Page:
It quite obviously doesn't.  Unfortunately NATIONAL SECURITY has little to do with national security.  While we calculate national security in terms of real assets, real threats and alliances, NATIONAL SECURITY is calculated in terms of the degree to which blind passion is aroused in the "minds" of the masses.  There is a threat to the troop!  All young males go running off towards the perceived threat vocalizing loudly. WHOO, WHOO WHOO!  The senior males hope to use this response to their advantage.  They usually succeed.

"It is not necessary to have hope in order to persevere."
by ARGeezer (ARGeezer a in a circle eurotrib daught com) on Sun Aug 17th, 2008 at 12:11:55 PM EST
[ Parent ]
This phenomenon was not unknown in Europe prior to WW2, in the Balkans, and in some third world countries.  How does it come to pass in the most advanced democracy in the world?

It's time I got out of this game....
by Frank Schnittger (mail Frankschnittger at hot male dotty communists) on Sun Aug 17th, 2008 at 01:14:57 PM EST
[ Parent ]
At this point it's Europe and not the US which is closer to being the most advanced democracy in the world.

The last couple of election cycles in the US really haven't been anything special in US history. Vote stealing, gerrymandering, a jingoistic press and an electorate - or parts of same - with the cognitive skills of dead sheep have been standard issue in US politics since the end of the Civil War.

What changed - partly as a result of wishful thinking - was the realisation that better choices were possible. The earlier labour movements were powerful but reactive. The DFHs were proactive but not nearly as powerful. Even so - there was an understanding that a better reality was possible.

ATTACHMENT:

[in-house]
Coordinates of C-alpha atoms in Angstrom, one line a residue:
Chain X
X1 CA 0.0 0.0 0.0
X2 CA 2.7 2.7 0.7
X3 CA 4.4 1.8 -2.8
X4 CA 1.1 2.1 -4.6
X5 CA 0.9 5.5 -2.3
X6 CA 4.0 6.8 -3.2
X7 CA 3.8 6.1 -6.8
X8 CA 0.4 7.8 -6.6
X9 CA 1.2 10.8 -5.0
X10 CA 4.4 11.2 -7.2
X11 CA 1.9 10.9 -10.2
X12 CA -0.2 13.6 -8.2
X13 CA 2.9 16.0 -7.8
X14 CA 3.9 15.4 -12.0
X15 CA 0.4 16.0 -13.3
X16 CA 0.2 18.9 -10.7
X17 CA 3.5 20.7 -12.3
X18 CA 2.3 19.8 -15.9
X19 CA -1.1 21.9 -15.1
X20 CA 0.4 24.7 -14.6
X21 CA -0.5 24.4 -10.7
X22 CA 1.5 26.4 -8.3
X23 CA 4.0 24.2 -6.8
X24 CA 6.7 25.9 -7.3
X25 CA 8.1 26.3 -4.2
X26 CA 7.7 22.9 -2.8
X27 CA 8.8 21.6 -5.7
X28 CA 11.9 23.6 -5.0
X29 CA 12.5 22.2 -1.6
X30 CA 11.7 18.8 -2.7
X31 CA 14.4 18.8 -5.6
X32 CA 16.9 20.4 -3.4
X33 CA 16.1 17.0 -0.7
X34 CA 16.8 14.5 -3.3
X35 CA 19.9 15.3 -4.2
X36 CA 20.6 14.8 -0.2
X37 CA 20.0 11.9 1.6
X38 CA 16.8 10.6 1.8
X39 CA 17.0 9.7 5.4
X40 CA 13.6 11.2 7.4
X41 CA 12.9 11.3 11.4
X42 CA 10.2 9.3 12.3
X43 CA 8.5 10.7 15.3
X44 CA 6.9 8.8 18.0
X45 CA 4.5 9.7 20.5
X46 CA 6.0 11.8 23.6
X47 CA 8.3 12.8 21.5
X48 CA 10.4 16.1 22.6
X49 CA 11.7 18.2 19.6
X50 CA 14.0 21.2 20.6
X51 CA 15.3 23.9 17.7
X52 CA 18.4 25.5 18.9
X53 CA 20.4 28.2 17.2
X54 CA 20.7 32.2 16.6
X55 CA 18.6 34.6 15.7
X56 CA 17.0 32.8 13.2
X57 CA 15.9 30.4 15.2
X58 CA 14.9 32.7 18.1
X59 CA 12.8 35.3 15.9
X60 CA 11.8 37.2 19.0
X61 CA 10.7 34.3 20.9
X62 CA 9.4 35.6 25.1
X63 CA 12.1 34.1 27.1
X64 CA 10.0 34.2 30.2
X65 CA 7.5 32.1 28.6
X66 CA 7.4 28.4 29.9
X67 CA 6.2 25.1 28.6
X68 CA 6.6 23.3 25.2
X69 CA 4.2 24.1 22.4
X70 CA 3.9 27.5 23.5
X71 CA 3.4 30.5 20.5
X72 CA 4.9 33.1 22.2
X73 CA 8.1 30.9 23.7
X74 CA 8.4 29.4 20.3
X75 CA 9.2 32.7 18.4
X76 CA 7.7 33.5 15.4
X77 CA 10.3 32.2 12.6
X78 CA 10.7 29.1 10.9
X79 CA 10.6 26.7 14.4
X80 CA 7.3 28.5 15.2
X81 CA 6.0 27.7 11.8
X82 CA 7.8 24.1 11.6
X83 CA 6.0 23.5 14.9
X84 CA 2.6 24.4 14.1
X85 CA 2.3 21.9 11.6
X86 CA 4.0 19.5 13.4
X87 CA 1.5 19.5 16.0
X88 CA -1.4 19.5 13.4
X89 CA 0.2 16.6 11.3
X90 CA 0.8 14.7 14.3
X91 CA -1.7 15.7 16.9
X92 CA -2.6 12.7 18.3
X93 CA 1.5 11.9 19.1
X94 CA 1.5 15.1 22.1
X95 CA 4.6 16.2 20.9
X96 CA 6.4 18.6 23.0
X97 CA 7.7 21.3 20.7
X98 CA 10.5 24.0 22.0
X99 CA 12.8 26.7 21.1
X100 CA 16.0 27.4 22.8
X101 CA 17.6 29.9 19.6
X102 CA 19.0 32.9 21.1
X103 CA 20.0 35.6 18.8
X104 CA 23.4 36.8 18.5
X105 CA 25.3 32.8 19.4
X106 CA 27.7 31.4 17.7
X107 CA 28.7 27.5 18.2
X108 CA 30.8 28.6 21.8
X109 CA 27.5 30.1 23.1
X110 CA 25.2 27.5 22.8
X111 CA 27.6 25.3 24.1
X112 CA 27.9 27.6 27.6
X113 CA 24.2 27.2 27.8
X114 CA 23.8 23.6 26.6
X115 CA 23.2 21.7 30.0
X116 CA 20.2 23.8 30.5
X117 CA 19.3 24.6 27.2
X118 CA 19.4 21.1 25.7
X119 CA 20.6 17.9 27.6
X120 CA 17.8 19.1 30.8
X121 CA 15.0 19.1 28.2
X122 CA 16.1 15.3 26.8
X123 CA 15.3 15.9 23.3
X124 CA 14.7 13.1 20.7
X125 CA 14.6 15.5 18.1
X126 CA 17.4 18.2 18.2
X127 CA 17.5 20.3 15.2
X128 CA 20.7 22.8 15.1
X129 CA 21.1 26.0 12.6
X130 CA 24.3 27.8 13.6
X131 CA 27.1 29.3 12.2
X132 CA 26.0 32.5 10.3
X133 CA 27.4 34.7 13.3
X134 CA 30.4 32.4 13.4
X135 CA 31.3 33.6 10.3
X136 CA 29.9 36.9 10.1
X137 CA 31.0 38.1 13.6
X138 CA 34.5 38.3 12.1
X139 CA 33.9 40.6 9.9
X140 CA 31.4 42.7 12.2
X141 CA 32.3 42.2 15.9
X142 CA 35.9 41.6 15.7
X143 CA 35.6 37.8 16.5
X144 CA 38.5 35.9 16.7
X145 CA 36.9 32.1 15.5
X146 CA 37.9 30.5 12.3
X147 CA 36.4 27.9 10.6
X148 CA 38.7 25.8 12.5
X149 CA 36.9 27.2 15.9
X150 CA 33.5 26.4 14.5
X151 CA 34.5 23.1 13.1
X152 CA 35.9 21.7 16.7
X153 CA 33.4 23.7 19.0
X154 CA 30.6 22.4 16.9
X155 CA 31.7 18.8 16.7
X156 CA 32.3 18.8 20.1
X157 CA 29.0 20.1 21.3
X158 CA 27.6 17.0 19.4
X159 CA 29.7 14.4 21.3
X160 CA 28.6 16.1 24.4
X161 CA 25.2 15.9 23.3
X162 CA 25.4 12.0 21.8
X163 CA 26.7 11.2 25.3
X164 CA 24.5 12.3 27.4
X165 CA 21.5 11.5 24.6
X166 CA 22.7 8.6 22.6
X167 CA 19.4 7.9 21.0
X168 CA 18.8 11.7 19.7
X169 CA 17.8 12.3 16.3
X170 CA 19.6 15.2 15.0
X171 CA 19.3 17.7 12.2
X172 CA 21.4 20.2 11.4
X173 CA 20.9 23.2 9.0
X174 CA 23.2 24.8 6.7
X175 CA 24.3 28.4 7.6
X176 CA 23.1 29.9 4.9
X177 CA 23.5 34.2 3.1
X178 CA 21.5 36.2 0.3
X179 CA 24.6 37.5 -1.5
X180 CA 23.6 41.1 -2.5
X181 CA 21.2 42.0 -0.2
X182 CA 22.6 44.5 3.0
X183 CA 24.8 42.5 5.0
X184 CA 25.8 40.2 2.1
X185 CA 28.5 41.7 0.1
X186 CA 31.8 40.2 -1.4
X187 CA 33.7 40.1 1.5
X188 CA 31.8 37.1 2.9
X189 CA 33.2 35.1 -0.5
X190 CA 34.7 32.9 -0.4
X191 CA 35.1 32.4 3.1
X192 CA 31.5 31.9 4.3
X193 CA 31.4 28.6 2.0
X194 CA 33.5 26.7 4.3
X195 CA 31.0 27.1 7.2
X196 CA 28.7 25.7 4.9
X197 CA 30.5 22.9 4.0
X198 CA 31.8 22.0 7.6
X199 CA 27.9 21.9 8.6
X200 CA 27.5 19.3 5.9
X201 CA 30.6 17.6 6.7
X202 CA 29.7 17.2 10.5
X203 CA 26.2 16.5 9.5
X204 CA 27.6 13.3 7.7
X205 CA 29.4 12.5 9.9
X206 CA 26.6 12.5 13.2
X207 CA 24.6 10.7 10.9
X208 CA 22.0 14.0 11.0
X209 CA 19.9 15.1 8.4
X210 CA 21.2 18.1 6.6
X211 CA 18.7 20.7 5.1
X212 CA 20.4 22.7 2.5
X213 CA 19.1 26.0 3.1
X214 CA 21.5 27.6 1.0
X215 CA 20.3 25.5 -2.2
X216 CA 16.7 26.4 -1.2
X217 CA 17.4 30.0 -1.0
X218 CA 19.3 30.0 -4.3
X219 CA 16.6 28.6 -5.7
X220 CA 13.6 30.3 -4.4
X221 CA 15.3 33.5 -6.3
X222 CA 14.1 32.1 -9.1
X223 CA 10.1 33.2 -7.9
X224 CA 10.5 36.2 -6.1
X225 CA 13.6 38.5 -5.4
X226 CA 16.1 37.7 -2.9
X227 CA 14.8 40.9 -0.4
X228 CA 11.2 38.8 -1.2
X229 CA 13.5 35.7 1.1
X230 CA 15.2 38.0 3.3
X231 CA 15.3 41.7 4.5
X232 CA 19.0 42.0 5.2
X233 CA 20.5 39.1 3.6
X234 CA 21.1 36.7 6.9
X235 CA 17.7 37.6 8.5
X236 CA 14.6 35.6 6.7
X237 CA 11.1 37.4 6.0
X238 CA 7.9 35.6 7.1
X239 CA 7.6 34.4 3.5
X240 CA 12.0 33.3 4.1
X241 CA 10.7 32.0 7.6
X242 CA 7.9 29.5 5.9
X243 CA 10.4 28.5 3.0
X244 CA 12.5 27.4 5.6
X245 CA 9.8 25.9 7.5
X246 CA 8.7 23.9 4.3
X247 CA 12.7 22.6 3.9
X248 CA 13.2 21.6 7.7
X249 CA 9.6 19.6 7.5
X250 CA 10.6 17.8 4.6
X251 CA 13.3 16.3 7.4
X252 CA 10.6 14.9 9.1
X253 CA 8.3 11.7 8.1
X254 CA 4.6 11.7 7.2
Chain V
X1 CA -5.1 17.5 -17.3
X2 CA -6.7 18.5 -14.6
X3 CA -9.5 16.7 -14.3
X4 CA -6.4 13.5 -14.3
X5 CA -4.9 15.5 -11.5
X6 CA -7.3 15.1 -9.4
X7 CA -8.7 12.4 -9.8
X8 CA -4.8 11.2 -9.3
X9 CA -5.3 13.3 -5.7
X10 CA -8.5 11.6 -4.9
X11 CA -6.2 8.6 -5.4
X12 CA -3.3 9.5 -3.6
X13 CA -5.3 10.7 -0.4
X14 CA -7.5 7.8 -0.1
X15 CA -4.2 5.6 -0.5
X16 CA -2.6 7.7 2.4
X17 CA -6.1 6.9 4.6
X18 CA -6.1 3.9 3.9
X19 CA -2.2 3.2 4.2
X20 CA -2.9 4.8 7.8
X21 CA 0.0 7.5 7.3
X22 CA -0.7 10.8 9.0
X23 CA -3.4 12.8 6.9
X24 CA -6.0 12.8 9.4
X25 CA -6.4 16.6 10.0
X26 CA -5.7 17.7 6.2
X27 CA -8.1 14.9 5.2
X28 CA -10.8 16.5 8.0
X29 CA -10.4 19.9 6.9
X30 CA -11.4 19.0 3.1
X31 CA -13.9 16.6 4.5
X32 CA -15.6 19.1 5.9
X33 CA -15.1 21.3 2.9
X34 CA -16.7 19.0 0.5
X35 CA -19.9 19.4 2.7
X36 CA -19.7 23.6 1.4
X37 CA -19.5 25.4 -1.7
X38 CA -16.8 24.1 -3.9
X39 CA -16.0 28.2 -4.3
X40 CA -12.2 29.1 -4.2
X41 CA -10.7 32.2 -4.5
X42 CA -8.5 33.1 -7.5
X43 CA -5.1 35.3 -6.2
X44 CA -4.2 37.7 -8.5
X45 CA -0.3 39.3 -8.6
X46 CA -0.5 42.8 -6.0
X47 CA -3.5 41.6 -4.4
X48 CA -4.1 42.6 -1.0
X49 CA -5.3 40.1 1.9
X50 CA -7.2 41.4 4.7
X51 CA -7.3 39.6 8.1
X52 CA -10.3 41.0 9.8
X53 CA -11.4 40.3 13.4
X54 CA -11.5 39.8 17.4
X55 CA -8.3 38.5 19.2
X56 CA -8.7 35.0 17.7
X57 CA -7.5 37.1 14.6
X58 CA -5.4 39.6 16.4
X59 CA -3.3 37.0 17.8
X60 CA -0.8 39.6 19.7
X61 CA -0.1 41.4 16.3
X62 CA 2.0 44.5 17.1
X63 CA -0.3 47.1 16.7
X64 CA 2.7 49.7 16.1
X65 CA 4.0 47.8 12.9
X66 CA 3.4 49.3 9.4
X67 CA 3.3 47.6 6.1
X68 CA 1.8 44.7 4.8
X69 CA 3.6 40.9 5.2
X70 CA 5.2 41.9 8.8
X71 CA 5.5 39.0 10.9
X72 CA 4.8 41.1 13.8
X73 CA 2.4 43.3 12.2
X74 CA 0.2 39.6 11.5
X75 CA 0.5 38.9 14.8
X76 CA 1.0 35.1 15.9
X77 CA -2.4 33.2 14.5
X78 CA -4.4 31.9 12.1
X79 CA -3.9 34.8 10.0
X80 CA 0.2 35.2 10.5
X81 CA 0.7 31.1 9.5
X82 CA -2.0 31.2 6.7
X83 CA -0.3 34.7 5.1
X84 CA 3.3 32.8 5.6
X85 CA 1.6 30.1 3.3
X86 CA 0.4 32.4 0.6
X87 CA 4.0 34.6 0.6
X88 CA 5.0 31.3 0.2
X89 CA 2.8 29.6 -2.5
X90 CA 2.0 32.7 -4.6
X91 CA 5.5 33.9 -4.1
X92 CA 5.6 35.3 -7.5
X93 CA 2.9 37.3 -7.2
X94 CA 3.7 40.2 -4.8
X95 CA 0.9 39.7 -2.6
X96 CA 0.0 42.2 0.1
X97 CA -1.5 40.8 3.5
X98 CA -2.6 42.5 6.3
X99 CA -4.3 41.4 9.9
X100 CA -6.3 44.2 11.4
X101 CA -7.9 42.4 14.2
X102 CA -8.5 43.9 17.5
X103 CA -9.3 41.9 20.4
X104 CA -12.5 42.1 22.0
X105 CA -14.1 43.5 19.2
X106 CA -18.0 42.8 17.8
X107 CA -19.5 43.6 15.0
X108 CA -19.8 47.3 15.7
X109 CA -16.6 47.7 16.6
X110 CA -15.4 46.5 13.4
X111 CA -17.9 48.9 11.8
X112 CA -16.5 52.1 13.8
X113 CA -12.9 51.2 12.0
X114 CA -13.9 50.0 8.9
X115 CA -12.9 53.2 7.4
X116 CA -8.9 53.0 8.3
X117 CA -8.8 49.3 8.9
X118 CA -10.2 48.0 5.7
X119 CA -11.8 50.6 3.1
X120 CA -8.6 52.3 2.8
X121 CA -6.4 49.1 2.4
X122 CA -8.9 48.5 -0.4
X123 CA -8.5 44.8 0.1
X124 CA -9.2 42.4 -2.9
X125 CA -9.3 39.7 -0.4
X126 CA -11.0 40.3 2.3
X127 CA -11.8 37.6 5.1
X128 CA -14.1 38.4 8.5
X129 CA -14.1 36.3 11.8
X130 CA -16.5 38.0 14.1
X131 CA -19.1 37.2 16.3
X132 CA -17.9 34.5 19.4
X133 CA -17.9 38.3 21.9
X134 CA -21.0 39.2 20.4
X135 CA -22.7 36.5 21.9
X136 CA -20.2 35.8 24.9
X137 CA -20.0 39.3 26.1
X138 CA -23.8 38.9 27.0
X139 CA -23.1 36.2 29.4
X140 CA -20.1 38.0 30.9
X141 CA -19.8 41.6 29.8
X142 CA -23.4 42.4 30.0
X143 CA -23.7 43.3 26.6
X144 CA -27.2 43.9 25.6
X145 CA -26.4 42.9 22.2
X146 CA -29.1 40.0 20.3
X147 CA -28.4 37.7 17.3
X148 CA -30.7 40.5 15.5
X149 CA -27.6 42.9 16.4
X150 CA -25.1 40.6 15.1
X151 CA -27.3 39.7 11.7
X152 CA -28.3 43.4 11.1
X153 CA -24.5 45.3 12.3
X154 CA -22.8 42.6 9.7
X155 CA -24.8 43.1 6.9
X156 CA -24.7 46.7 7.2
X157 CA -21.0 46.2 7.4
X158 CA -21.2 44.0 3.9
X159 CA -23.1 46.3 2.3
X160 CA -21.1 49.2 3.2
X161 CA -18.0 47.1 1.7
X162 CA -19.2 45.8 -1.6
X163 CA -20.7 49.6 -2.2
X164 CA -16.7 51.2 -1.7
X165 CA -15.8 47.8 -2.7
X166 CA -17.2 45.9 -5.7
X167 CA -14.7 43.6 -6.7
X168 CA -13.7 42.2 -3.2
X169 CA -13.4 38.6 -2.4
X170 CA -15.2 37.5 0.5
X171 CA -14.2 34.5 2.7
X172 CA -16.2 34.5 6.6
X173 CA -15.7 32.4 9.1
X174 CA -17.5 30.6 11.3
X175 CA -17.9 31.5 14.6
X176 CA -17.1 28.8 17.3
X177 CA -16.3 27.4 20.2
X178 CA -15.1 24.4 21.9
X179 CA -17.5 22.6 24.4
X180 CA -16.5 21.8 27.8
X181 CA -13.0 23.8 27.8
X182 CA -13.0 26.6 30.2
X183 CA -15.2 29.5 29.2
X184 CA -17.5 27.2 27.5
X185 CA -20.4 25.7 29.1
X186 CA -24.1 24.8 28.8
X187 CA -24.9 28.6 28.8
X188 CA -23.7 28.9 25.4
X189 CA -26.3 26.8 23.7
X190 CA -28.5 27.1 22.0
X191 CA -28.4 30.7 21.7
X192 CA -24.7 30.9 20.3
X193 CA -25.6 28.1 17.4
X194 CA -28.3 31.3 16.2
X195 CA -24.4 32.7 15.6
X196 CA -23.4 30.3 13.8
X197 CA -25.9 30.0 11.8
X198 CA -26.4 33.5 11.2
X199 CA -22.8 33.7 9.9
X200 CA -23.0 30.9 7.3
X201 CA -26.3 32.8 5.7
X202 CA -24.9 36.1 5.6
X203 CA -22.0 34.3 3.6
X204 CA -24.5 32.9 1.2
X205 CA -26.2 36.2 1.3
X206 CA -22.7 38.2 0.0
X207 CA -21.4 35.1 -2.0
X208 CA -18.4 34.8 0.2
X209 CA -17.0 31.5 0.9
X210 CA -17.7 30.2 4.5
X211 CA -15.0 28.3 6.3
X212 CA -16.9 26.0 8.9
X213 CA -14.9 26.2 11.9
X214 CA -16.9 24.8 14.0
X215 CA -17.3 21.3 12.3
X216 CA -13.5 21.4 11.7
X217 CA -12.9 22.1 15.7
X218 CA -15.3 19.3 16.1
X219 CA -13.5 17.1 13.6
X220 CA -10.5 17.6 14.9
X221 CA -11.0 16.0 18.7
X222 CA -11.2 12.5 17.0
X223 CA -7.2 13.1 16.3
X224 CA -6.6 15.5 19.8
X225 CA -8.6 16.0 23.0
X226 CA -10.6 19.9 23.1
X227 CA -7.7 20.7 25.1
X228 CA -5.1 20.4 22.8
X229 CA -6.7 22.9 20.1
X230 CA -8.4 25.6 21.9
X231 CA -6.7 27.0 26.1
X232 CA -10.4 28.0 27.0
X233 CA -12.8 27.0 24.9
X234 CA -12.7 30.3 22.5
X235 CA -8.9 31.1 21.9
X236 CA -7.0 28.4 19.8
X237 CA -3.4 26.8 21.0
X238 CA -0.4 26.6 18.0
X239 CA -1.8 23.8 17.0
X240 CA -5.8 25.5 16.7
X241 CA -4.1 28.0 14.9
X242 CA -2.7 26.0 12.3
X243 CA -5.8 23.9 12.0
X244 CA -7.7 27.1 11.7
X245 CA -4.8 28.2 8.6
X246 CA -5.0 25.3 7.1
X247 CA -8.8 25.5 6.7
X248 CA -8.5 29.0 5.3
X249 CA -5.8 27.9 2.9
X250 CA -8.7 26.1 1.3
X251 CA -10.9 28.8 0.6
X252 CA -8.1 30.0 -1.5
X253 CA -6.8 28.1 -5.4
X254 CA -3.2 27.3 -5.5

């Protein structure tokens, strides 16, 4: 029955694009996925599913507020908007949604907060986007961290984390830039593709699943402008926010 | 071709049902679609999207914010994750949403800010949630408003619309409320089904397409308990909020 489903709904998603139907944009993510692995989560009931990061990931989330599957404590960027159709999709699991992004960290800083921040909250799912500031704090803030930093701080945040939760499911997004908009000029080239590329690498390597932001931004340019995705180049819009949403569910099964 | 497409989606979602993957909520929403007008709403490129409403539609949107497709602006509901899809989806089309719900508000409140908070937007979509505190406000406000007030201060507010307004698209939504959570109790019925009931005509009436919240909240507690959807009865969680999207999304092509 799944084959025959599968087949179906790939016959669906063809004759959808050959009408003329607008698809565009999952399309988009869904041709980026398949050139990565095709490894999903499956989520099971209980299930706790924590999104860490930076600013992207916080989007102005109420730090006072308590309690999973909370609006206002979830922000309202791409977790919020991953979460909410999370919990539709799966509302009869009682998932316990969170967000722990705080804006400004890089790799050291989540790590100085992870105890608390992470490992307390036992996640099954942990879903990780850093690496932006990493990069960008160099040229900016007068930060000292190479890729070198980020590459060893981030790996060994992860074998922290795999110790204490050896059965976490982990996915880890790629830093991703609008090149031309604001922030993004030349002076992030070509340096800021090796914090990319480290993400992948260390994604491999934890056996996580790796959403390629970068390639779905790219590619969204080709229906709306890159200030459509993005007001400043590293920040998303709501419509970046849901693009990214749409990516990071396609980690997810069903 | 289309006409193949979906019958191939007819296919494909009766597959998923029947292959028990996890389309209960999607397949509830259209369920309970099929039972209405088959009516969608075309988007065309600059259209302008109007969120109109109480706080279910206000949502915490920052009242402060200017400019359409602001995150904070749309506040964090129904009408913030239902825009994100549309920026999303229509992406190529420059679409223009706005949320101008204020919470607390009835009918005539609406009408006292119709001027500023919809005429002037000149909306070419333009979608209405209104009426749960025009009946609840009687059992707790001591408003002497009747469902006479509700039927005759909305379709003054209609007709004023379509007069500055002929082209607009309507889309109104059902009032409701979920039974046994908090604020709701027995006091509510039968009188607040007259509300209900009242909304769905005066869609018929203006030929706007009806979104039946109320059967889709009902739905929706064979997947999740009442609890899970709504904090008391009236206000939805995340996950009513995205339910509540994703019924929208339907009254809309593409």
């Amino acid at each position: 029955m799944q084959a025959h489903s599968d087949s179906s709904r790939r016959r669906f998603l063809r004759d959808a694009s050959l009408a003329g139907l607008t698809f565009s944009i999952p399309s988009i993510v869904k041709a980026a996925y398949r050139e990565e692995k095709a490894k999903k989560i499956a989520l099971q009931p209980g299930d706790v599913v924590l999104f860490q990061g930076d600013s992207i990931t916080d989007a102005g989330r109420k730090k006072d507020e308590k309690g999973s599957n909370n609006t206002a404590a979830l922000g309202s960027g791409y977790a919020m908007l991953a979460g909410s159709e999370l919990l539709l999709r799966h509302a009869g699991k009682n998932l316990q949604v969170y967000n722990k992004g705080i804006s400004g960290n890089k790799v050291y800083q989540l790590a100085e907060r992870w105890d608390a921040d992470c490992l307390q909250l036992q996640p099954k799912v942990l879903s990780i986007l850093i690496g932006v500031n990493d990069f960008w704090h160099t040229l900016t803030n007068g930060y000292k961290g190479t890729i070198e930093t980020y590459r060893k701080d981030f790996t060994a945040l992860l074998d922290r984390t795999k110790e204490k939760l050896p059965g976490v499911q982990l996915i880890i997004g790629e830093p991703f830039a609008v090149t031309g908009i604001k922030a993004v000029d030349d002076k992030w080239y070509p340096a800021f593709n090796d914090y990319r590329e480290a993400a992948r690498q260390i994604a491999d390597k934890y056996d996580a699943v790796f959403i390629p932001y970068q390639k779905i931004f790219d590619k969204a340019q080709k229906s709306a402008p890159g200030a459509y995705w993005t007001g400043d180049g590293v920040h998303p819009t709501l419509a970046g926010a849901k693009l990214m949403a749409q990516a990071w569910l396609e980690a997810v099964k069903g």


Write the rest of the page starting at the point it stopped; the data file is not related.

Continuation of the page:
That's still around, but it's been marginalised as an extremist view in the US.

Given what's likely to happen next, I wouldn't be surprised if there were parts of the US where it's about to become mainstream again.

by ThatBritGuy (thatbritguy (at) googlemail.com) on Sun Aug 17th, 2008 at 01:44:04 PM EST
[ Parent ]
...the most advanced democracy in the world.

How can this phrase be made to drip with sufficient irony, sarcasm and venom to convey the pathetic standard which it describes?

"It is not necessary to have hope in order to persevere."

by ARGeezer (ARGeezer a in a circle eurotrib daught com) on Sun Aug 17th, 2008 at 02:36:10 PM EST
[ Parent ]
I have a vivid mental image of a canned-food billboard ad with the line "contains the most advanced democracy in the world!"

What?? Why're you looking at me like that? It does sound like an empty slogan, and I've just been travelling for seven hours straight...

- Jake

Friends come and go. Enemies accumulate.

by JakeS (JangoSierra 'at' gmail 'dot' com) on Fri Aug 22nd, 2008 at 04:29:25 PM EST
[ Parent ]

Display:

Top Diaries

VDL: You Will Be Inoculated!

by Oui - Jun 11
2 comments

The Sciences of the Artificial

by Cat - May 30
17 comments

City Agriculture - May 23, 2024

by gmoke - May 23
3 comments

Occasional Series